Crisis is a strong word, although the domestic economy is in a pretty desperate situation. In 2012, real growth was 5 percent, in the past six months, it has become 4.5 percent. This year, from 6.7 percent, the government (not the RBI) has scaled down projections to 5.5 percent. This suggests we will do something like 4.5 percent.
Irrespective of debates about poverty lines, the National Sample Survey (NSS) data show a decline in poverty. That’s primarily because of growth, which is good for poverty reduction and employment generation. The NSS data also shows a slowdown in job creation. Exports of goods and services aren’t doing terribly well and there’s no way the global economy is going to have a complete recovery in the next two years. Investments — both public and private — are down, and the efficiency of capital usage has declined. That’s largely because of projects that are stuck and the Cabinet Committee on Infrastructure (CCI) hasn’t been able to solve the problem.
With some caveats about rural demand, consumption expenditure is also suffering. So where are the growth drivers? Even if one ignores onions, retail inflation is chugging along at 9.5 percent. While the global commodity and imported part of this is no longer that bad, that’s not true of food or manufacturing product inflation.
This is bad news in every way. But if crisis is interpreted as someone holding a gun at your head, none of this represents a crisis. This is nothing more than settling down for a lower growth and higher inflation trajectory, with its consequent costs. The crisis, as in 1990-91, has been triggered by the external sector. We have a current account deficit and that’s not because of petroleum and gold alone. Despite what the finance minister has said about red lines, normally, the current account deficit to the GDP ratio this year would have been around 4.5 percent, way above comfort zones. We have begun to import items (iron ore, coal), which we should have been producing at home.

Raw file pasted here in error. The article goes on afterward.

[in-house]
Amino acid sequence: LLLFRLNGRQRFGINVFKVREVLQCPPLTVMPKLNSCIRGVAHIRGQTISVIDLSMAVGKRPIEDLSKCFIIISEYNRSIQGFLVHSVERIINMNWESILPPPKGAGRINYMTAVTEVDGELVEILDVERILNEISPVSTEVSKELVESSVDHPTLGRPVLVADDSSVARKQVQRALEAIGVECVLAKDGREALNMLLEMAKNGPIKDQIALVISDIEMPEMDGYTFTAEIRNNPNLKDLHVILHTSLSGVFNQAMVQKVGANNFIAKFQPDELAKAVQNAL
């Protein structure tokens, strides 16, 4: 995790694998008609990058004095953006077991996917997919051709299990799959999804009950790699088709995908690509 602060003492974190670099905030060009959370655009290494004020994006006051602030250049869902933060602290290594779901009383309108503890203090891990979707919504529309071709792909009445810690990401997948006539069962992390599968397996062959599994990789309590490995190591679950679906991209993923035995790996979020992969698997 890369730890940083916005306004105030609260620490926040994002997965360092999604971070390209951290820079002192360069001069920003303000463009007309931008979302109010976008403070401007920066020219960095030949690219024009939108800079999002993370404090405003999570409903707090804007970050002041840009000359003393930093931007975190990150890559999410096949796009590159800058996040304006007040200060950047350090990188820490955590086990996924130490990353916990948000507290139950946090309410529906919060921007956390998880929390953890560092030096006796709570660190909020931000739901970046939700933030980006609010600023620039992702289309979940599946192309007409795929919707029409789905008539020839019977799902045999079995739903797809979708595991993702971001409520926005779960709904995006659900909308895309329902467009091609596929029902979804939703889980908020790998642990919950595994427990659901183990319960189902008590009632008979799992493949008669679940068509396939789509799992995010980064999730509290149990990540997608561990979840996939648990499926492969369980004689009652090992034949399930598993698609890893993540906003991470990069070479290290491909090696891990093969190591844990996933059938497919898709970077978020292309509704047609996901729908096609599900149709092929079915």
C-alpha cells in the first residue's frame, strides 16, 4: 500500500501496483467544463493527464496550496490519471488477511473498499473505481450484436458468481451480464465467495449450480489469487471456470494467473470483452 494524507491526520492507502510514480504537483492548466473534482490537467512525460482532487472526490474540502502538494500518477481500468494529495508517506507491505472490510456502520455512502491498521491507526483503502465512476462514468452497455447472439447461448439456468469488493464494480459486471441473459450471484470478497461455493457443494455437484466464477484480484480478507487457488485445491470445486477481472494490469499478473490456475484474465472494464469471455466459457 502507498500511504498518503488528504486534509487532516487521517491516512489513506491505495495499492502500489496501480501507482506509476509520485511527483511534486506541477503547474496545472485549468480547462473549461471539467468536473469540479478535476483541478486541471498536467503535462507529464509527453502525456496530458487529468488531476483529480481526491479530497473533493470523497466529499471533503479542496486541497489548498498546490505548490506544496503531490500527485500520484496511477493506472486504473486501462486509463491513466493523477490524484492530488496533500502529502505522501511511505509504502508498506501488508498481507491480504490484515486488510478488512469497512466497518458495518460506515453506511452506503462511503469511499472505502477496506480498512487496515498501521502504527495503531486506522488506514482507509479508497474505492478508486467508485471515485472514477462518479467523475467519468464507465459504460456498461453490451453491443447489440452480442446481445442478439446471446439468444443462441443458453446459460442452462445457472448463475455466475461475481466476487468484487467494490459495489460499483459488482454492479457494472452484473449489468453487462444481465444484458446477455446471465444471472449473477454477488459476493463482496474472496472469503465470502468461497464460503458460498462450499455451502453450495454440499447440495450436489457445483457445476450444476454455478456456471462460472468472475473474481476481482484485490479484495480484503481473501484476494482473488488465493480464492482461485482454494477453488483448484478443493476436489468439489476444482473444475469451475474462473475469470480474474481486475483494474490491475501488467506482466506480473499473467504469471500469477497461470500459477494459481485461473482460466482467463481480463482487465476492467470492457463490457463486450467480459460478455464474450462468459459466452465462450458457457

A current account deficit isn’t, per se, the problem, as long as we can finance it. In spite of the recent flurry, FDI isn’t falling over backwards to come to India. Why should it? Domestic capital is also running away, to Africa and other destinations. With the end of the US stimulus, FII portfolios have turned volatile. This isn’t only about what is happening today. It is also about projections towards the end of the financial year, when there is a bunching together of debt repayments, including a sizeable private debt. Thus, it is also about expectations and negative sentiments.
This isn’t 1990-91, when the exchange rate was administered. So the rupee can take the hit. While that has implications for inflation, RBI intervention in forex markets doesn’t come without a cost. As it is, because of inflation, the RBI can’t reduce policy rates. The current account deficit and rupee depreciation are symptoms, not the disease. I don’t like the knee-jerk medication being dished out. I don’t like hikes in import duties for gold and non-essential stuff. I don’t like capital controls. I don’t like artificially high interest rates for NRIs or through quasi-sovereign bonds. I don’t like going to the IMF, if that’s what we end up doing. So what do we do?
As explained above, the external sector is a symptom. Let’s sort out procedures (land, forest, environment), so that all investments — and not just FDI — are triggered. Let’s slash public expenditure and reduce fiscal deficits, more than in a token way. Let the rupee slide and absorb adjustment costs. Let’s aggressively sell off PSU equity globally, so that we attract some dollar inflows, irrespective of the fact that this is not the best of times. Let’s reform and deepen and broaden forex markets, so that they are less susceptible to FII inflows. These are the kinds of things that will show we use the crisis to reform and not to deform the process of reforms.